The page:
Second Edition is the Holy Grail of the Modern Royal Hawaiian Mai Tai Recipe

The elusive Royal Hawaiian Mai Tai didn’t appear in the first edition of the recipe book Drinks of Hawaii, so we sought out the 2nd edition published a year later in 1972.

As with the first edition, there are two Mai Tai recipes starting with the “authentic unadulterated copy of the original recipe” shown above.

The second recipe in the 1972 edition features the Mai Tai at the Surf Room at the Royal Hawaiian Hotel. This is the recipe that Beachbum Berry included in several of his books and the Total Tiki App and the first documented use of pineapple juice in the Mai Tai at the Royal Hawaiian that I could find.

Royal Hawaiian Mai Tai (1972)
1 oz Light Rum
1 oz Dark Rum
1 oz Demerara 86 Rum
¼ oz Orange Curacao
Dash* Orgeat
Dash* Rock Candy
Juice of ½ Lime
¼ oz Lemon Juice
Equal Parts Pineapple Juice and Orange Juice

* Dash in this context is equivalent to ¼ oz.

How much Pineapple Juice and Orange Juice? It doesn’t say (Beachbum Berry suggested 1 oz each). This is a very different Mai Tai with darker and more flavorful rums, to balance all the added juices. This style of Mai Tai isn’t my favorite, but they’re certainly popular on the islands.

Drinks of Hawaii is an interesting book. There are some classic Don the Beachcomber recipes including the Pearl Diver and Navy Grog, but also 70s favorites like the Harvey Wallbanger and Margarita. Era-specific cartoons are by Honolulu political cartoonist Harry Lyons.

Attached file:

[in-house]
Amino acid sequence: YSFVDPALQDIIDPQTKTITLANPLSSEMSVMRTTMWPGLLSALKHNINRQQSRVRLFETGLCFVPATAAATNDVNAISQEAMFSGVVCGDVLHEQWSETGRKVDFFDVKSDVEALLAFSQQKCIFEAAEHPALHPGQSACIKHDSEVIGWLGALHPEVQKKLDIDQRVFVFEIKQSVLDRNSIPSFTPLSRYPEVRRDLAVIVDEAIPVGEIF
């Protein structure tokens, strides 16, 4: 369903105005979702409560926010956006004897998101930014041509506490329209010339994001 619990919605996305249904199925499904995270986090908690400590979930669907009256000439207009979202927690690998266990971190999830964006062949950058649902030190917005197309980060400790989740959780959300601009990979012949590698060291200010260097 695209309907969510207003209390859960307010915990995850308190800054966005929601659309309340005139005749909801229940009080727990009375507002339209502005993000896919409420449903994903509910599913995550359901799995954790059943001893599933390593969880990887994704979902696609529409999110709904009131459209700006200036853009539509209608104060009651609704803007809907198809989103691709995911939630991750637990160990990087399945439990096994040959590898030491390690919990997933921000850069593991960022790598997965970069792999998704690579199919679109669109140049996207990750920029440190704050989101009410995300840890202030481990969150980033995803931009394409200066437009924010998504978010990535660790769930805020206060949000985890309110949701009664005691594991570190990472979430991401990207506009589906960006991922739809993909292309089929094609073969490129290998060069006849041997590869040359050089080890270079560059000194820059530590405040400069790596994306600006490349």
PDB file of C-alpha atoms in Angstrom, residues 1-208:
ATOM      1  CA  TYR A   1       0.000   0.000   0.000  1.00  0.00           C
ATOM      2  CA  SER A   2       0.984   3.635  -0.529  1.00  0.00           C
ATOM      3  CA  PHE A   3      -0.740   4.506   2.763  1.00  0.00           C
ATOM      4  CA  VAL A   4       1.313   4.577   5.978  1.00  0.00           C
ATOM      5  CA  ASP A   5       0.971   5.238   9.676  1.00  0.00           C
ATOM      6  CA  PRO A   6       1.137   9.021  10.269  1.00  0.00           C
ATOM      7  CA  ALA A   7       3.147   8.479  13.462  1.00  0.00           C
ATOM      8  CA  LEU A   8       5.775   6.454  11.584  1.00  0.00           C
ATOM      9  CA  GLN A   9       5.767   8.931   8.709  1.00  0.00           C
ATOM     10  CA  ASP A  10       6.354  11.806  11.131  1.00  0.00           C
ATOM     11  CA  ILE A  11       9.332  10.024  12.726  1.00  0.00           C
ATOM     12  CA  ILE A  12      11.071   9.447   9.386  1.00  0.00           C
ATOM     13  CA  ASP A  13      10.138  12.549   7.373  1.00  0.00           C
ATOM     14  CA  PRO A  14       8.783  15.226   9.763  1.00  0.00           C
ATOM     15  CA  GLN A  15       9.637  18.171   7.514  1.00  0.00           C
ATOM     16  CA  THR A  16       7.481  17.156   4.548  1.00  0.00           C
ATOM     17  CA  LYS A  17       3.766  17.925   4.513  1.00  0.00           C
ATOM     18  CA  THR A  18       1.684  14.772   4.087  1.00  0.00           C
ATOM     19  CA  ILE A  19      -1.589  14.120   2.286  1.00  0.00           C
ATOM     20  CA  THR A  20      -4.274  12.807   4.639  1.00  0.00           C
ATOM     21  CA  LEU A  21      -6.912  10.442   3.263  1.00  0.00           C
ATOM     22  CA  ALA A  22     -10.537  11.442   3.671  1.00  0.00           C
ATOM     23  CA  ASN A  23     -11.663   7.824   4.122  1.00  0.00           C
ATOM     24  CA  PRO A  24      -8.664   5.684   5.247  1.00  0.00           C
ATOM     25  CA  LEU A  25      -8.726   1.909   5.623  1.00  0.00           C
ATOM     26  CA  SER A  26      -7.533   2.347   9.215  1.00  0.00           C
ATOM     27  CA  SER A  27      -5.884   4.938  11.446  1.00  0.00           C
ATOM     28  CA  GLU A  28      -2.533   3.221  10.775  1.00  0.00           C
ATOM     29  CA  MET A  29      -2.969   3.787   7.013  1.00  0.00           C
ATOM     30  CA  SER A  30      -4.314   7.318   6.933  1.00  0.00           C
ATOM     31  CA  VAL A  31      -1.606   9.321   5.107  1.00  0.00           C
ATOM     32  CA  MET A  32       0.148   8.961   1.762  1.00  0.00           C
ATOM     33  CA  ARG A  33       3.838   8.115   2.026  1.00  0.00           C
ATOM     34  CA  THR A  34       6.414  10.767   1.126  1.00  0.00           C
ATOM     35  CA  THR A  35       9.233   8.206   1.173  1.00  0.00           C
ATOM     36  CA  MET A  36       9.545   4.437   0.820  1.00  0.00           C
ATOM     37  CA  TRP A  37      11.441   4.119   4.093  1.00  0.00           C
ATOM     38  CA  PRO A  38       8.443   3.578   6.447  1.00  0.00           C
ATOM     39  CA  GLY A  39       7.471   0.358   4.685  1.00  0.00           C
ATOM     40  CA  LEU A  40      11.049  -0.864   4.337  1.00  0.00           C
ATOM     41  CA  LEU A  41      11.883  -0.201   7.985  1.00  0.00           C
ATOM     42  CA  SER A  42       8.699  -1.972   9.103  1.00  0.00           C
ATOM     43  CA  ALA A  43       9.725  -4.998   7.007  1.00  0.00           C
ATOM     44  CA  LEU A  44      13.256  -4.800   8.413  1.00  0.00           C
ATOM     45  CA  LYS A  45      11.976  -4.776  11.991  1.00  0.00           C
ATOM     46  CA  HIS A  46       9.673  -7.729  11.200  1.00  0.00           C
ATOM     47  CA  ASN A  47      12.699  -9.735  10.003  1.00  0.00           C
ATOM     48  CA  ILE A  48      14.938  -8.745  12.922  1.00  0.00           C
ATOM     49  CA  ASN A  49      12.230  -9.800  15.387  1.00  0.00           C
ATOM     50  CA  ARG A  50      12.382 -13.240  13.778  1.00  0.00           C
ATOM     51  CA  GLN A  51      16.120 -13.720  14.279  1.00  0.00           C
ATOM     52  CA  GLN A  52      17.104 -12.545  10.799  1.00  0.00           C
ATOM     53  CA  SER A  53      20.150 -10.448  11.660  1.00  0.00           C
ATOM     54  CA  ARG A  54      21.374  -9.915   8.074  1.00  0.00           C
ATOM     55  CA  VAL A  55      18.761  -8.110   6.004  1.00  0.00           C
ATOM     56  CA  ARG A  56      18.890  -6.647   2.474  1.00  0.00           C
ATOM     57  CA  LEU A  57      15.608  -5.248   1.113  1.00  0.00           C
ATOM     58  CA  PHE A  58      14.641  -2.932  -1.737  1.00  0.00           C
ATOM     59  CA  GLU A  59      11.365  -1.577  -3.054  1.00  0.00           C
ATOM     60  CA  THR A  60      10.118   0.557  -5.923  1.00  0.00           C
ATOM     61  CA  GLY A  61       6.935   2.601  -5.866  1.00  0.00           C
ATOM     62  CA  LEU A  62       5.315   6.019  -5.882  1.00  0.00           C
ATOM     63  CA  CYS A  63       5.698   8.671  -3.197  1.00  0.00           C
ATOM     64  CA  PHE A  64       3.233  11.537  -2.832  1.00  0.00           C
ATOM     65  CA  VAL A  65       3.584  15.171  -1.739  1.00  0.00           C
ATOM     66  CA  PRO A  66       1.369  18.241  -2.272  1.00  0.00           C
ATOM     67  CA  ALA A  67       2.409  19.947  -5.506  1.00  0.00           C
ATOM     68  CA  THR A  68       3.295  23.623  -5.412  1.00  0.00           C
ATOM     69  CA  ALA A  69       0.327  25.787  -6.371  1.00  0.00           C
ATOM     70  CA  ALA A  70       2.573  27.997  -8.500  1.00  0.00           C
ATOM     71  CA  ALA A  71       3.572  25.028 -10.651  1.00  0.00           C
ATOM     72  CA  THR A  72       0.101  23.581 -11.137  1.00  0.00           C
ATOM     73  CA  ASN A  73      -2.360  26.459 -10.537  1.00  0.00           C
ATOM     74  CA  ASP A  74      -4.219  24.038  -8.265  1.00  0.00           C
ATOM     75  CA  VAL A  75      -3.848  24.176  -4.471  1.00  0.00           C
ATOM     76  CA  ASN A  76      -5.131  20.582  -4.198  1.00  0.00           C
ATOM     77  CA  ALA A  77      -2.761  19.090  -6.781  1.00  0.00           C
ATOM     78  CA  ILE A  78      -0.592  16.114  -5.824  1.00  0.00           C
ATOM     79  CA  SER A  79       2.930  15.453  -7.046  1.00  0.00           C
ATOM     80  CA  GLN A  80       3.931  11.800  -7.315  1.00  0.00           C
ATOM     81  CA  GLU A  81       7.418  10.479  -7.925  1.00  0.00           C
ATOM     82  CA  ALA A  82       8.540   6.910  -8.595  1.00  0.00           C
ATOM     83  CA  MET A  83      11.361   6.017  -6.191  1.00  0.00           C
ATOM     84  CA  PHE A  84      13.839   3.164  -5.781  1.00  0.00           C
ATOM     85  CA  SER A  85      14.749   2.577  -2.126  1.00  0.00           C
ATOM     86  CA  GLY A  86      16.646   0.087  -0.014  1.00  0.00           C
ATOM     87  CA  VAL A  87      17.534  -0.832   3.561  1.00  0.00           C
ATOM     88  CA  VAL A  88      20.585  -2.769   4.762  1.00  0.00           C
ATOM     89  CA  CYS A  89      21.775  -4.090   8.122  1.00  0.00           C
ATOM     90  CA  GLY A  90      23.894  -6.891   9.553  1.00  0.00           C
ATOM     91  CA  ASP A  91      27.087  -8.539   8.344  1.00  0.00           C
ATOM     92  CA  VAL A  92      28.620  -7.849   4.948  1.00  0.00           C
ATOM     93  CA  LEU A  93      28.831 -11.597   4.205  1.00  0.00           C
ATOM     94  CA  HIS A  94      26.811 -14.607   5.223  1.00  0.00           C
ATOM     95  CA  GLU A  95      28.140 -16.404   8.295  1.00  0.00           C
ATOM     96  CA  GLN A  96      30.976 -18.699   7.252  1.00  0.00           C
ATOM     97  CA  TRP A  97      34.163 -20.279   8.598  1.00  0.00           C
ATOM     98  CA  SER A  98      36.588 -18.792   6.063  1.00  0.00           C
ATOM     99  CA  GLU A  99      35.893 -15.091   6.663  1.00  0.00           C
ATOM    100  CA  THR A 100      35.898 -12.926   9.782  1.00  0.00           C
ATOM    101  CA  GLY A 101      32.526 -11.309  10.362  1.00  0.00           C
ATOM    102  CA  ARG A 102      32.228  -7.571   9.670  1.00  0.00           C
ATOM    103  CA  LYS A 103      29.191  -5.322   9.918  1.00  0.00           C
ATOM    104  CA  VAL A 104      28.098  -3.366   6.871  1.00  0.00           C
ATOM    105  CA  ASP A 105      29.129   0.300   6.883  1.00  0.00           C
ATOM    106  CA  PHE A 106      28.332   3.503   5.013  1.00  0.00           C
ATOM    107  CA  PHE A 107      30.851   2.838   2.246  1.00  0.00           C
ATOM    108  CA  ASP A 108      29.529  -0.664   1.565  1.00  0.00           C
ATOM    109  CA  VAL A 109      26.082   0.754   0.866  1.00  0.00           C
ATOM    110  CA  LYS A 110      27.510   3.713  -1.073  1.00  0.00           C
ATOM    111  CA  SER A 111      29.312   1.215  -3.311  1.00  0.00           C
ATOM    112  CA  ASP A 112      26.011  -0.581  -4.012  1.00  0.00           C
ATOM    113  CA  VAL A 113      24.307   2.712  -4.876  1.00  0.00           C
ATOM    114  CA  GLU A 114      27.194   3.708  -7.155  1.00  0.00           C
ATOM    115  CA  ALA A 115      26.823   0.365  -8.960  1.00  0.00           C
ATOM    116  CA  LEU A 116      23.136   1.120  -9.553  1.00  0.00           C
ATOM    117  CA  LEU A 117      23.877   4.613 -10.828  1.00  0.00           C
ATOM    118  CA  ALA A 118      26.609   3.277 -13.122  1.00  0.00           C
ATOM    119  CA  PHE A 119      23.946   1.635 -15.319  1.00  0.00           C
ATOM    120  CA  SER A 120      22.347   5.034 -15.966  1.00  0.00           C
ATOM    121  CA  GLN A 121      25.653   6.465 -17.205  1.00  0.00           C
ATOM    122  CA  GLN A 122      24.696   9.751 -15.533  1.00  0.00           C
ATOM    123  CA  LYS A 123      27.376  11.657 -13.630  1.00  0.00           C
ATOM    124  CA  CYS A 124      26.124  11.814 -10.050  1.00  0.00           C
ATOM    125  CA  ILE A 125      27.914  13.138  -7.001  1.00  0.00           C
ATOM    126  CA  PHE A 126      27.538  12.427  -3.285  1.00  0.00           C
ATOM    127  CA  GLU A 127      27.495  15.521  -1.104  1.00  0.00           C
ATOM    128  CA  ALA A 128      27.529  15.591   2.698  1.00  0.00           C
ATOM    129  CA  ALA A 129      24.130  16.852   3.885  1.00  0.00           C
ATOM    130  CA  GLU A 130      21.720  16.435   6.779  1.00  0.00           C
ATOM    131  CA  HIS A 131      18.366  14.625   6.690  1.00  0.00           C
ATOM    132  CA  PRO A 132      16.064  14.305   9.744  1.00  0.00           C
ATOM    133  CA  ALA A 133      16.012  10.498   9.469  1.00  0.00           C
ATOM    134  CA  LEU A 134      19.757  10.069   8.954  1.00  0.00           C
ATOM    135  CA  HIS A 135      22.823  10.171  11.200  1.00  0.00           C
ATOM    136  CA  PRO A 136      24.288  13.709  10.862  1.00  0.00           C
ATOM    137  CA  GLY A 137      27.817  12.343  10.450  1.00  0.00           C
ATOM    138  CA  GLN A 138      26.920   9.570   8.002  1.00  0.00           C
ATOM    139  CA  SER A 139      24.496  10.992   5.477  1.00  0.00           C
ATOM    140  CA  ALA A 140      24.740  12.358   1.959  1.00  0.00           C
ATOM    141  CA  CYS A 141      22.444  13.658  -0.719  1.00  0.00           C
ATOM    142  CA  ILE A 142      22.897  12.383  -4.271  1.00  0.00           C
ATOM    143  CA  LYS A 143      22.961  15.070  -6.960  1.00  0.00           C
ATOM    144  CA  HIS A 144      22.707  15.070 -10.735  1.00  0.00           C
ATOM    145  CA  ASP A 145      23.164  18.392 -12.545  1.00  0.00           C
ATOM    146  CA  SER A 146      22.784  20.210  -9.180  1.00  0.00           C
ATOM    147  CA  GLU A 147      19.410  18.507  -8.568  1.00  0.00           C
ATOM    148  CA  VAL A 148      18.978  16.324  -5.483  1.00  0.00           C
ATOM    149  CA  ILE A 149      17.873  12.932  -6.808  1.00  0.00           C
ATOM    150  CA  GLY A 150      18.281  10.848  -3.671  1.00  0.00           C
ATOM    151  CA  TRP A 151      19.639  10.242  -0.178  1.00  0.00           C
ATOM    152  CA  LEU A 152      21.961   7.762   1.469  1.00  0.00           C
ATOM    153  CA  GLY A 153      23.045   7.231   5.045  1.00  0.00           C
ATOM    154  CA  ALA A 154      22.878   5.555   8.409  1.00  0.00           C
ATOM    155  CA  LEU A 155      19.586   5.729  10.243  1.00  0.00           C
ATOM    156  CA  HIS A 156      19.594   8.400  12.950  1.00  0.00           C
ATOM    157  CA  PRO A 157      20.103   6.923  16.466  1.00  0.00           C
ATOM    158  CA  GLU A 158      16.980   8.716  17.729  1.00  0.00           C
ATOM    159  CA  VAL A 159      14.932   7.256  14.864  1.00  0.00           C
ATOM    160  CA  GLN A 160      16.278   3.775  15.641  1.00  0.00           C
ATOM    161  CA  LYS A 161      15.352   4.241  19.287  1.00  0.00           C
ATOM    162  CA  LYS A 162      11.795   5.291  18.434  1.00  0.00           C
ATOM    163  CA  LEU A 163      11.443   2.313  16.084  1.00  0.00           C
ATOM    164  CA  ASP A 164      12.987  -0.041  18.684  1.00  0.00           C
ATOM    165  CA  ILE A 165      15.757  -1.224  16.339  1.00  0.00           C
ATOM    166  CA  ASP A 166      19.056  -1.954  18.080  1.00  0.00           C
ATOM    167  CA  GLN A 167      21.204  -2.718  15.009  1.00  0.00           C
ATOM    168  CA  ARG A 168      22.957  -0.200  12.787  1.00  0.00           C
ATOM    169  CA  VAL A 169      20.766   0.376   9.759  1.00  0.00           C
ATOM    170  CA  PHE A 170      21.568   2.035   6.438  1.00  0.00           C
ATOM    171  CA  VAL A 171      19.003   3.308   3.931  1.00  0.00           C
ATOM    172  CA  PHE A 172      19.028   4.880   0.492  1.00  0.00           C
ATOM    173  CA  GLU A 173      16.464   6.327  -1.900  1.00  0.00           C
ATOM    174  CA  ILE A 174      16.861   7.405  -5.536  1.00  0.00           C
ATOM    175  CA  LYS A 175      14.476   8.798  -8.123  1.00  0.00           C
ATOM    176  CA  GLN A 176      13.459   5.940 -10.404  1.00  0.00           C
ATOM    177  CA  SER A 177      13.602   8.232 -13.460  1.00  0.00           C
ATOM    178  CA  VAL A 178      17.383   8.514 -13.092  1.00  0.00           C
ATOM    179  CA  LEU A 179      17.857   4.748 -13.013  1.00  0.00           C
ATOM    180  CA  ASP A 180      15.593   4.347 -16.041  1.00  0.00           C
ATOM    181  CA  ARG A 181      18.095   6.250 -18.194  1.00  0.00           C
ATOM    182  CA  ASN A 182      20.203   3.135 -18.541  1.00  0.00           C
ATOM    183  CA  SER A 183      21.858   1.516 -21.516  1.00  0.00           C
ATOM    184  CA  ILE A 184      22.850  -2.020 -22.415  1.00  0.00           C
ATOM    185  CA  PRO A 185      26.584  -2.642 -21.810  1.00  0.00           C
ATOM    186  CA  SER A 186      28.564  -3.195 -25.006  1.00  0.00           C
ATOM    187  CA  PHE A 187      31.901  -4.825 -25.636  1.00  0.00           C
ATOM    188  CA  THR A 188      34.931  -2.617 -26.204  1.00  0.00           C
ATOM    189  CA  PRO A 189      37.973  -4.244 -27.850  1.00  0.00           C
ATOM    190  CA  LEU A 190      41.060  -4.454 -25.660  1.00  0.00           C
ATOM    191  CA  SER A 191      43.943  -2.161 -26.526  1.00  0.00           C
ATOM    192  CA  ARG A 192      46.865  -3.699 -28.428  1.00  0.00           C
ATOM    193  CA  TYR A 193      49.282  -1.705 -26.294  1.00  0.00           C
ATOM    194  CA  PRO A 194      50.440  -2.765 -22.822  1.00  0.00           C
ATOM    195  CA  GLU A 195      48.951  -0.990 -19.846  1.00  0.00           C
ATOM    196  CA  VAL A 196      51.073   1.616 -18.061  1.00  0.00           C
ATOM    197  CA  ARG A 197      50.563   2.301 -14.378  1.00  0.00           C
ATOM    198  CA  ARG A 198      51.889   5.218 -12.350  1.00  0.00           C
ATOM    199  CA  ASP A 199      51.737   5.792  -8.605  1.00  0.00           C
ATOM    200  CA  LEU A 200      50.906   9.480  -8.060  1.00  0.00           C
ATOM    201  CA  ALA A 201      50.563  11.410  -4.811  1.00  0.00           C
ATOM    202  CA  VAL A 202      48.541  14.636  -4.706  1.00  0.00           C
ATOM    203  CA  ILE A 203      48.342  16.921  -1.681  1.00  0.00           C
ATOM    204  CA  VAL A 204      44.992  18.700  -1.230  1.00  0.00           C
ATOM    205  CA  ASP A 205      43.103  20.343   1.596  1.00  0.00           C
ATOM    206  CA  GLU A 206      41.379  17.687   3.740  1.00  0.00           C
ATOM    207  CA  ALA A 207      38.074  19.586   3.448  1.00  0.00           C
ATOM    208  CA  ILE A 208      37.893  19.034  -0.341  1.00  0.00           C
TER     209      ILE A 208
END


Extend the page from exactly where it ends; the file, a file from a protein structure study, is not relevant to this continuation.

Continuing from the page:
Look for my article on the evolution of the  Hawaiian Mai Tai in the next issue of Exotica Moderne (and contemporaneously at UltimateMaiTai.com) in May.

Emotional Drake Meme by Chad Austin

This fab new book is from famed bartender Chad Austin. The tone is clearly not for everyone, but if you love great cocktails this is a key resource.

  • Purchase the book
  • Each copy comes signed by the author and includes unique content and a unique recipe

The cocktail is a Mai Tai variant called Emotional Drake Meme. High proof Jamaican rum, Demerara rum, banana liqueur, Orgeat, lime, Ango. Delicious!!

Book Review: Easy Tiki by Chloe Frechette

While this book doesn’t break any new ground, it’s a quite accessible resource for people getting started. The book covers in light detail the history of tiki, basics of rum, and then presents fairly straightforward and simple recipes. No strange or unusual ingredients, like you sometimes find in these recipe books. It’s kind of like if 2019’s Minimalistic Tiki and Tiki: Modern Tropical Cocktails books got together and had a baby.

Too often when things are simplified in these books it ends up creating inaccuracies or the topics are so simplified as to be not understandable. Thankfully, Easy Tiki avoids these problems very well.

There are some good recipes here, including the Mai Sha Roa Na (from False Idol) and a very intriguing Breakfast Mai Tai. There is the Quarantine Order, Staycation, Carrot Colada, and a bunch of other interesting recipes.

The book is available now from your favorite booksellers. I bought my in Apple Books and the presentation in the app is pretty good. There are some very nice photographs too.

While this won’t replace the deep coverage you find the Smuggler’s Cove, Sippin’ Safari, or Minimalist Tiki books, Easy Tiki is a good resource and potentially helpful option for tiki newbies.